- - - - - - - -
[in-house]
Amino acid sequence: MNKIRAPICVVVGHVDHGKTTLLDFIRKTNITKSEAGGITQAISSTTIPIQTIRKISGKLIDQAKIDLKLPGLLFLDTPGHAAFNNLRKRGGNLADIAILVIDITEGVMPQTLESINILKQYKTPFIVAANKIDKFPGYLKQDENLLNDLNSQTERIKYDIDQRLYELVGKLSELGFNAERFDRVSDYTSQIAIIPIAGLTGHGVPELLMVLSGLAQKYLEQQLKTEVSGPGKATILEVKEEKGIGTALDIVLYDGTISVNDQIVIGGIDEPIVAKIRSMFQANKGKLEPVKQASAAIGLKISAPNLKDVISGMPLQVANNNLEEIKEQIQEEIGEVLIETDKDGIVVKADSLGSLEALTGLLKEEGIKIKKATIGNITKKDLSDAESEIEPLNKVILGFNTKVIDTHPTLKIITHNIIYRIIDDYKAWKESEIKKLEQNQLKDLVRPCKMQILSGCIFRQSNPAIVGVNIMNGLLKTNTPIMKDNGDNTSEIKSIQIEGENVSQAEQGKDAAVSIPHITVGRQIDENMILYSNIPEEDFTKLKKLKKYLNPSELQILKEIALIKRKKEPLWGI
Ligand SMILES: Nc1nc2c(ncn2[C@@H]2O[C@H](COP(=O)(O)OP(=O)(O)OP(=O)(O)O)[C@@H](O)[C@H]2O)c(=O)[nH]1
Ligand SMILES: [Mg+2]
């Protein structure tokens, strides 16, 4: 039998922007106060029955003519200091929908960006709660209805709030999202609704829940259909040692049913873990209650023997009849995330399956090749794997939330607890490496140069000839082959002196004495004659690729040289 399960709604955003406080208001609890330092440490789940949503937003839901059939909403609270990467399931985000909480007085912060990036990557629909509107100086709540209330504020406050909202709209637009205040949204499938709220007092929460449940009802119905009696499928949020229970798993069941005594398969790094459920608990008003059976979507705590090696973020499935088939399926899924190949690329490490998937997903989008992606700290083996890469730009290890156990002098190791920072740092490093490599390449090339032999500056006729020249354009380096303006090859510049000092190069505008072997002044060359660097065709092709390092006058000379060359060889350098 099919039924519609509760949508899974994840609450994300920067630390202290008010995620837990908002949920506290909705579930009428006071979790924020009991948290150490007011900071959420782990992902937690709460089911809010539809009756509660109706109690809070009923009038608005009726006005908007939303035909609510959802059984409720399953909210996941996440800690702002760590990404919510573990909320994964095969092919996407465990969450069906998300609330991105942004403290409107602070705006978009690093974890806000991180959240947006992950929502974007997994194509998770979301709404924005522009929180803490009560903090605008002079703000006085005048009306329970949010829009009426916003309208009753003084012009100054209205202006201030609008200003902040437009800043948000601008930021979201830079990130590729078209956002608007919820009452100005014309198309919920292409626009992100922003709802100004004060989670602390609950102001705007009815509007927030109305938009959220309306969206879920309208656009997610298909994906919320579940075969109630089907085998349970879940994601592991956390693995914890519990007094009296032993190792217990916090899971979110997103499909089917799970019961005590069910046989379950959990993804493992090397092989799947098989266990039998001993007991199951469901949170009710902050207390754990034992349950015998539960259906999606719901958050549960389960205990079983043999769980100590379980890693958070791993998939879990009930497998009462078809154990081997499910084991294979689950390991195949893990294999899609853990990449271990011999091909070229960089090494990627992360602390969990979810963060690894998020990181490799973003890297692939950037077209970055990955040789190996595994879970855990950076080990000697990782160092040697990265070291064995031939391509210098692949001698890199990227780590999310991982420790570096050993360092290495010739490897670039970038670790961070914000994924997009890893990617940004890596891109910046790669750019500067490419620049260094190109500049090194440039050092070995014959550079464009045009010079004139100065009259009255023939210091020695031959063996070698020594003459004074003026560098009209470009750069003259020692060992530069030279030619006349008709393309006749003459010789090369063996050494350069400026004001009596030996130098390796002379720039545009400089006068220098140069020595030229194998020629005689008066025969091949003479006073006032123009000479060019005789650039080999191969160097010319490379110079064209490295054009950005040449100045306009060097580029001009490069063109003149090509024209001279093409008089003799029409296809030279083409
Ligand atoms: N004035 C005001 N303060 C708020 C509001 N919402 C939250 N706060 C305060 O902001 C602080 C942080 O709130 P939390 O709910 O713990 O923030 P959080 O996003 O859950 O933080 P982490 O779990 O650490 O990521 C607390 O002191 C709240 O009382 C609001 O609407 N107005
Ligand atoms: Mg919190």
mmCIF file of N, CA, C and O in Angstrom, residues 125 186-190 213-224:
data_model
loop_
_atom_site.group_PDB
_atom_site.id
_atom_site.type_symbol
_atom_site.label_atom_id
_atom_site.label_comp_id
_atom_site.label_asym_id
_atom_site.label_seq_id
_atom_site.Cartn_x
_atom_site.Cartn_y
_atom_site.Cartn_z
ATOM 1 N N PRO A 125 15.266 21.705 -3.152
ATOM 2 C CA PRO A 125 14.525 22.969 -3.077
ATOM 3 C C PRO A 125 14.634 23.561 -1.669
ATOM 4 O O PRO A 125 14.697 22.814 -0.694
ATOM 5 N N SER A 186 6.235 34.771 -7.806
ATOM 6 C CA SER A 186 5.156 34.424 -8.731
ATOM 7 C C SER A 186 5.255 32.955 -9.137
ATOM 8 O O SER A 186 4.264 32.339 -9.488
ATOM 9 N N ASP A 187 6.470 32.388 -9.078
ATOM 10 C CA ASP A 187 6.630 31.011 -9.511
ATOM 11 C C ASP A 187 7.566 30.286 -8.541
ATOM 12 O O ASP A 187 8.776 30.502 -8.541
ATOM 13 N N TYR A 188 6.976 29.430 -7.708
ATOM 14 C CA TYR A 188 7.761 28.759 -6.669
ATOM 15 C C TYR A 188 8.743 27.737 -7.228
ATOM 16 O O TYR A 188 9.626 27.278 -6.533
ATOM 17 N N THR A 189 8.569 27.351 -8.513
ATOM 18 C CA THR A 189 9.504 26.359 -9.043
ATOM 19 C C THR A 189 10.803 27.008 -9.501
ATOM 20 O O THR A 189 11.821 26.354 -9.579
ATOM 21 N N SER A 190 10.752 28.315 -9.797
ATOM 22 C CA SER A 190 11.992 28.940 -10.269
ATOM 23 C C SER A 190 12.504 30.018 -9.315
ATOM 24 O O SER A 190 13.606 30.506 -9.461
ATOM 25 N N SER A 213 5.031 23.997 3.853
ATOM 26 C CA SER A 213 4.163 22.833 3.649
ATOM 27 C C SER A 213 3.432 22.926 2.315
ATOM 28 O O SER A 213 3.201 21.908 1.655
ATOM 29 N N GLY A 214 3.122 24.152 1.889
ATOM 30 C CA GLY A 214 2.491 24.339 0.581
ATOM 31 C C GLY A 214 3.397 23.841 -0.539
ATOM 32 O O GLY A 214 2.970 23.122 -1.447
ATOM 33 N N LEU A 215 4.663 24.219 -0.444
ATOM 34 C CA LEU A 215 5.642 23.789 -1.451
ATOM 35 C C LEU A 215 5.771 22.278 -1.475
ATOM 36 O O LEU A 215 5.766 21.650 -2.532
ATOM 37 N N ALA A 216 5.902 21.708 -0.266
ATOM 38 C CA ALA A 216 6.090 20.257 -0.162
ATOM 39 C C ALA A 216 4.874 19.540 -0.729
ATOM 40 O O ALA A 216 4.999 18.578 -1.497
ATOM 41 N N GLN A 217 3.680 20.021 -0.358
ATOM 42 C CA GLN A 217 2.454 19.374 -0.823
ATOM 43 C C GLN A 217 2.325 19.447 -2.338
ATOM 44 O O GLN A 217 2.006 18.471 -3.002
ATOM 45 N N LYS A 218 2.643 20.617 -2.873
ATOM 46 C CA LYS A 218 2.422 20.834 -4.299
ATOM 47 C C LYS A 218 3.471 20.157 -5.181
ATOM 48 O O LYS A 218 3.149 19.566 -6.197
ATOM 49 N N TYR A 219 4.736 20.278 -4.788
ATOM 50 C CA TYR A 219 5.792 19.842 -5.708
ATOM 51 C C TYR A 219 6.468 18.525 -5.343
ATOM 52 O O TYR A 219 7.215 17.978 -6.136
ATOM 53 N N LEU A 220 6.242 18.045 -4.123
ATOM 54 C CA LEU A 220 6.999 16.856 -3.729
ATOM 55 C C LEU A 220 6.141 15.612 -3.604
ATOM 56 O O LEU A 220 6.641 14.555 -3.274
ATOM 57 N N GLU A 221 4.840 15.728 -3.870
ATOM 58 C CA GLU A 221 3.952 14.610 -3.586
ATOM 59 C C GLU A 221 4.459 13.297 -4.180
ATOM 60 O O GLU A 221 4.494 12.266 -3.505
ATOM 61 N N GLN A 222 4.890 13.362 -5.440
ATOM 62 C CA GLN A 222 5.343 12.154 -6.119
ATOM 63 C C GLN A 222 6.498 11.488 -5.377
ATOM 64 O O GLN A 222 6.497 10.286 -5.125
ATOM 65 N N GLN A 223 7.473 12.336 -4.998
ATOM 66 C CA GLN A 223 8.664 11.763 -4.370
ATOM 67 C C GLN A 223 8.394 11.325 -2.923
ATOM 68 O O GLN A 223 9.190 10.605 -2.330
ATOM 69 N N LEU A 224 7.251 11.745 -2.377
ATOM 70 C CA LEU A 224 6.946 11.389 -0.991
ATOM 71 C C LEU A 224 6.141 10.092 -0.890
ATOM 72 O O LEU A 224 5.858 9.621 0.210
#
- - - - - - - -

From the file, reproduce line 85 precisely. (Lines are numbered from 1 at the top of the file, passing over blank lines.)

ATOM 65 N N GLN A 223 7.473 12.336 -4.998